Is it a good thing for investors and companies?
Is the practice of corporations filing quarterly earnings estimates stifling innovation?
Berkshire Hathaway Chairman Warren Buffett and JPMorgan CEO and Chairman Jaime Dimon are lobbying to have Corporate America ditch earnings estimates now done quarterly.
In an OpEd in the Wall Street Journal Thursday, the two executives wrote:
“...today, together with Business Roundtable, an association of nearly 200 chief executive officers from major U.S. companies, we are encouraging all public companies to consider moving away from providing quarterly earnings-per-share guidance. In our experience, quarterly earnings guidance often leads to an unhealthy focus on short-term profits at the expense of long-term strategy, growth and sustainability.”
The issue of short-termism has been plaguing corporations as executives have focused on short-term gains in lieu of long-term value. That has hampered innovations in products and services, many argue, including Buffett and Dimon.
The former CEO of DuPont told Directors & Boards that he doubted Kevlar — DuPont’s lightweight, super-strong fiber used in body armor that has saved thousands of lives — would have come to market in today’s short-term business climate.
But will doing away with filing quarterly estimates make company executives change their approach? Is it good or bad for investors? And is less frequent disclosure the answer?
• Gary Lutin, chairman of The Shareholder Forum, weighs in:
Buffett and Dimon — along with others including institutional investor BlackRock CEO Larry Fink — are pushing only for the elimination of quarterly ‘guidance,’ basically forecasting, he explains. Although others, particularly in European markets, are pressing for the elimination of all quarterly reporting.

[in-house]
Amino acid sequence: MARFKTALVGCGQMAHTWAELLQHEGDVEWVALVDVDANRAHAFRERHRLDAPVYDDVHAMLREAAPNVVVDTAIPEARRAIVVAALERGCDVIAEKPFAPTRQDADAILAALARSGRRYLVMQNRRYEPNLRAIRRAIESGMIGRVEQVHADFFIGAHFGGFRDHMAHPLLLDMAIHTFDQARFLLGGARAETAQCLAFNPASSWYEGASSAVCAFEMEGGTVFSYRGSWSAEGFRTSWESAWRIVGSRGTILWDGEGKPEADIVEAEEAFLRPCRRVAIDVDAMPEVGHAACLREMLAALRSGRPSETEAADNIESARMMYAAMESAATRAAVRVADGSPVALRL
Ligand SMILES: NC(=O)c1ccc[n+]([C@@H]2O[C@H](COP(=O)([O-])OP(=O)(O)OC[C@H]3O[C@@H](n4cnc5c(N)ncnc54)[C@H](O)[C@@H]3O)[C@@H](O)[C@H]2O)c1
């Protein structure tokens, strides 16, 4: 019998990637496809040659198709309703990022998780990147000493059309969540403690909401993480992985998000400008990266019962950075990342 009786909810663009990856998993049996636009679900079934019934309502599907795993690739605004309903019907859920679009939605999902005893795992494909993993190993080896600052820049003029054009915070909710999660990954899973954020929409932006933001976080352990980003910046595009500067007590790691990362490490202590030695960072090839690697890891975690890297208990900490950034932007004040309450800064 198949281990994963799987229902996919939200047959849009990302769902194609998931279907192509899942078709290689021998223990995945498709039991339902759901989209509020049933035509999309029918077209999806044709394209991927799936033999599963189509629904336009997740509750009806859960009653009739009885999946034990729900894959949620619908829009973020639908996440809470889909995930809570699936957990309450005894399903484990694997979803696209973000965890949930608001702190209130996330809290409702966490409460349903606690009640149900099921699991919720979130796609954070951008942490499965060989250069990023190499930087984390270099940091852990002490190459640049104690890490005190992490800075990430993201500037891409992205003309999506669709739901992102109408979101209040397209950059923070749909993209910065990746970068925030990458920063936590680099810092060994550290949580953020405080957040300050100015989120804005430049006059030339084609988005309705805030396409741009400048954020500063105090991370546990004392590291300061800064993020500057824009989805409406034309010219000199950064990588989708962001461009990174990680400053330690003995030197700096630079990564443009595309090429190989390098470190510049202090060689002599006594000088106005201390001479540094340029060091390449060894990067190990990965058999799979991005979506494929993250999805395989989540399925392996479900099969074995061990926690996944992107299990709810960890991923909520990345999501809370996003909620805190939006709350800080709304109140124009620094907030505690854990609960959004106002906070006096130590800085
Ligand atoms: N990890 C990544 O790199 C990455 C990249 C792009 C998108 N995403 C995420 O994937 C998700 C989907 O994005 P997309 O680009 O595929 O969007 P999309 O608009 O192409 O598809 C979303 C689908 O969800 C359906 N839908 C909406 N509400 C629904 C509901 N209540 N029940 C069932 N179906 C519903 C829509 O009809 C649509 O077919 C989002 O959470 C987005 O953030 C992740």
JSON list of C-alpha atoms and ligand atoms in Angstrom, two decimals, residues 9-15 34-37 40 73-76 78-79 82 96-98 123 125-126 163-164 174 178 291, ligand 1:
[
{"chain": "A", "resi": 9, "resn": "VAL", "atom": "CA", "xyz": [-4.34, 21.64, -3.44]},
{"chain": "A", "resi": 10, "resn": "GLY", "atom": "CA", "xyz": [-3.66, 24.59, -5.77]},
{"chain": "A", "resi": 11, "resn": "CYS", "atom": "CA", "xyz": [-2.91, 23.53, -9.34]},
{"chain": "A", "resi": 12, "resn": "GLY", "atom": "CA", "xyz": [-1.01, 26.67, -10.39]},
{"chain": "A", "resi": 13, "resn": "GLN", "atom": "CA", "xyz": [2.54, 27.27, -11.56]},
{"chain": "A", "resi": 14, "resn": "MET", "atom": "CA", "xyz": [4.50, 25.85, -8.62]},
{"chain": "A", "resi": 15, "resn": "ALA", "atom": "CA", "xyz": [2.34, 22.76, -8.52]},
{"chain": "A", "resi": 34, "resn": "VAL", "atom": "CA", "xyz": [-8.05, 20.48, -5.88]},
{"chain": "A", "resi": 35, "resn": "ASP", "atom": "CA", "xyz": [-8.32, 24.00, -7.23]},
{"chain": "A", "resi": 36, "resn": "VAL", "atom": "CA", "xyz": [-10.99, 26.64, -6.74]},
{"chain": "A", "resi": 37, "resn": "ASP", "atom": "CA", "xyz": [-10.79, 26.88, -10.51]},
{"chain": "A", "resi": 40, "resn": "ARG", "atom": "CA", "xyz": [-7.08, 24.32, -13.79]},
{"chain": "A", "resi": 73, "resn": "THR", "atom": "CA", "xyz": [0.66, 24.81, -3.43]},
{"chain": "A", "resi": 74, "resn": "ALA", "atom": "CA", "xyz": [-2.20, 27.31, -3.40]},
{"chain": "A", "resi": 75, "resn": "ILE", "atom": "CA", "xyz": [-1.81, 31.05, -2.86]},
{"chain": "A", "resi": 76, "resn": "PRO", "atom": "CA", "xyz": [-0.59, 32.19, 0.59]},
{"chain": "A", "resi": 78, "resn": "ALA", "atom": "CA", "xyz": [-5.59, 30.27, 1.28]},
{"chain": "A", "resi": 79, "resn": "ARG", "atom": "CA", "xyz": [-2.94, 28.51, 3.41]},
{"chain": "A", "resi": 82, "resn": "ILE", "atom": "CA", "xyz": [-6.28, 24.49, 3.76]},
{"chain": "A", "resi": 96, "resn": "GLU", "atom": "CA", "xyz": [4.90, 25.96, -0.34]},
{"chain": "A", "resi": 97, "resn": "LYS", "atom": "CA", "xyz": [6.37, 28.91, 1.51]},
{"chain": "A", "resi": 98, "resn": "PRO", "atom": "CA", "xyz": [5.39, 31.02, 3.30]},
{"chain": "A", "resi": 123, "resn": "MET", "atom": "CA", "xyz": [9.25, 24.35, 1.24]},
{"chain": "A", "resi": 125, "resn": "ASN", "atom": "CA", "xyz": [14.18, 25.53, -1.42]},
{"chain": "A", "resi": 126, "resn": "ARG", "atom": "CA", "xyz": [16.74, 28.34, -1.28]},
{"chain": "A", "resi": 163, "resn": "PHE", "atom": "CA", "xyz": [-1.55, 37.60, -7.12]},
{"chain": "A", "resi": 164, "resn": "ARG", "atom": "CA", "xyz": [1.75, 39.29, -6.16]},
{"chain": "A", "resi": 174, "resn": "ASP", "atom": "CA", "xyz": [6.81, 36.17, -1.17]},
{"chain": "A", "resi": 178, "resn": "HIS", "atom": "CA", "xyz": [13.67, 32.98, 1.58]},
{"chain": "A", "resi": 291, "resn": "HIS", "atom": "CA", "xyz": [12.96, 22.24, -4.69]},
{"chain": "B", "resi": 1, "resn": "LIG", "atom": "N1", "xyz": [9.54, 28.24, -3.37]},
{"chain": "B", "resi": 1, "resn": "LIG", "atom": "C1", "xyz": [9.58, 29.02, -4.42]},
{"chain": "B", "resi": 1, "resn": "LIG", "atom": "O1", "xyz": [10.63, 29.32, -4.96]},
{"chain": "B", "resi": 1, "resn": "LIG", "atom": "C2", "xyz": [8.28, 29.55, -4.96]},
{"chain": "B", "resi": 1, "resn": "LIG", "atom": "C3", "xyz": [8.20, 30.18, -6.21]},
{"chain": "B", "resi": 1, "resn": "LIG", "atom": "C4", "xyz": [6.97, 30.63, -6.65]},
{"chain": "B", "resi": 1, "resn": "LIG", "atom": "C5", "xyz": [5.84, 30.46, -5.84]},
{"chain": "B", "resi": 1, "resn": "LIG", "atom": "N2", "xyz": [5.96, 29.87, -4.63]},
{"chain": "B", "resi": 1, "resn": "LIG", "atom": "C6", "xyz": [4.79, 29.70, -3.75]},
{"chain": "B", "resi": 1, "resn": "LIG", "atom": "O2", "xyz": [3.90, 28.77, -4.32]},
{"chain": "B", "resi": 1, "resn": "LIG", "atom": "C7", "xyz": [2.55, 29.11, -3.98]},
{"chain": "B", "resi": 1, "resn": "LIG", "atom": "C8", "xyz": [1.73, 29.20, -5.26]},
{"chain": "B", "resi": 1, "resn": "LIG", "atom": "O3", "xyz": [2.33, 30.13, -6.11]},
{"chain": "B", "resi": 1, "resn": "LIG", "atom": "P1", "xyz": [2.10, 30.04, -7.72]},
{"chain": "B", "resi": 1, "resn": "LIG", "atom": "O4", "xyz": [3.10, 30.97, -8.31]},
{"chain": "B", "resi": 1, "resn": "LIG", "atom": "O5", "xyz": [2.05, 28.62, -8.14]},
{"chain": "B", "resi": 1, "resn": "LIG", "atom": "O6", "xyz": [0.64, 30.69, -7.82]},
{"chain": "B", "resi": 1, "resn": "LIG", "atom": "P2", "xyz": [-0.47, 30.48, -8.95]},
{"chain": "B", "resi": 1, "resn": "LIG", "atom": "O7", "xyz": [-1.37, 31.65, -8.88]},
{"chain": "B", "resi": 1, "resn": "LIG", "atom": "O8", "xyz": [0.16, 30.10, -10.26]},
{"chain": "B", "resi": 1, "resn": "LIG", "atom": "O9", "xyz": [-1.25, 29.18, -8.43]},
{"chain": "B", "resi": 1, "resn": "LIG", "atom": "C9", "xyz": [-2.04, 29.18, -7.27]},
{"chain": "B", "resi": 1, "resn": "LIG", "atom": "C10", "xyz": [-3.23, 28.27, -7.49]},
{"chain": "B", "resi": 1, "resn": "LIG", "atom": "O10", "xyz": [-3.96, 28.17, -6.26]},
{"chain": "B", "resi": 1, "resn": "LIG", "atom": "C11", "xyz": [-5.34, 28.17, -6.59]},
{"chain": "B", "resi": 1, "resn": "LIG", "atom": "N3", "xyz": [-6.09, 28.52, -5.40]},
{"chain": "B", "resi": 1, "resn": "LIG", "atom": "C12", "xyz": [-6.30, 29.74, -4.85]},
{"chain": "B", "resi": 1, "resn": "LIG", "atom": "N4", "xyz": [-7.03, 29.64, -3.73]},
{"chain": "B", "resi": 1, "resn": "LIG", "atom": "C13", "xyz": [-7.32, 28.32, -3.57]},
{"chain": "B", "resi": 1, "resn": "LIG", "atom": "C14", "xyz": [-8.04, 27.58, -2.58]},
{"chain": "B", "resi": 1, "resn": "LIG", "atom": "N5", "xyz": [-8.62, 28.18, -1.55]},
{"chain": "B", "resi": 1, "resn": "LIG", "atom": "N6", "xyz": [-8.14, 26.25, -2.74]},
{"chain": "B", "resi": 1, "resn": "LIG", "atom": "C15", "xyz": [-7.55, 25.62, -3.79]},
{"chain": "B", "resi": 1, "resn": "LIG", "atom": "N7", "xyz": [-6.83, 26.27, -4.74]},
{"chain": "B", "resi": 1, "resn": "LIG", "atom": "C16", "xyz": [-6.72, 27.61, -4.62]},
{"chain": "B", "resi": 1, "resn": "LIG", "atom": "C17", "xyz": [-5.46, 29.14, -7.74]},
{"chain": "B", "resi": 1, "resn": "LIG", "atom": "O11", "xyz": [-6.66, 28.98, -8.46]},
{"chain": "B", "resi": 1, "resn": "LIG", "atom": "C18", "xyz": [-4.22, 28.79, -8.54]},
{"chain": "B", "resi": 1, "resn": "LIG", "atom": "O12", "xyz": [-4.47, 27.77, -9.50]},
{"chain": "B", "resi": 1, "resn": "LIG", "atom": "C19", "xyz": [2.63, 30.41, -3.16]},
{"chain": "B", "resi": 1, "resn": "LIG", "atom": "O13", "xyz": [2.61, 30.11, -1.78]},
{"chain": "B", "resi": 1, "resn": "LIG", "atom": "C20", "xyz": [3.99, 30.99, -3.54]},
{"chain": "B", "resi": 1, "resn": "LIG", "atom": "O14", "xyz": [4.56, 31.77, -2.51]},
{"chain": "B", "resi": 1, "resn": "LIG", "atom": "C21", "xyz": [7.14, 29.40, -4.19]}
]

“My observation of ‘sound’ corporate management, defining that as focused on the long-term production of competitively successful goods and services, is that monitoring of short-term performance — even monthly or weekly — is often important, and even essential. When done properly, the short-term data is viewed for the purpose of measuring progress toward a long-term performance objective.
“It’s like monitoring a construction project, and watching how many stories are added each week. You need to do that to make sure the progress is on schedule.” But the weekly information on the number of stories you’ve climbed to, he adds, “isn’t your performance objective.”
• Peter Gleason, CEO and President of the National Association of Corporate Directors (NACD), weighs in:
“NACD, representing more than 19,000 corporate board members, applauds the CEOs of the Business Roundtable for embracing the move away from quarterly earnings reporting.
"Beginning with the 2015 Report of the NACD Blue Ribbon Commission: The Board and Long-Term Value Creation, our organization has long called for moving away from quarterly reporting because doing so can foster a culture of focusing only on short-term results, versus the long-term value creation that corporate boards and management should be focused on. This challenge is underscored by NACD's 2017 survey of more than 500 public company boards. The survey results revealed that short-term performance pressure continues to be acutely felt by boards and management teams, with nearly three-quarters (74%) of respondents reporting that management's focus on long-term strategic goals has been compromised by pressure to deliver short-term results.
"NACD joins the Business Roundtable in supporting companies' efforts to move away from this practice and instead devote their attention to the long-term growth of their companies and the economy as a whole.”
(BOARD BREAK is an ongoing Directors & Boards feature where experts weigh in on board ramifications, best practices and lessons learned.)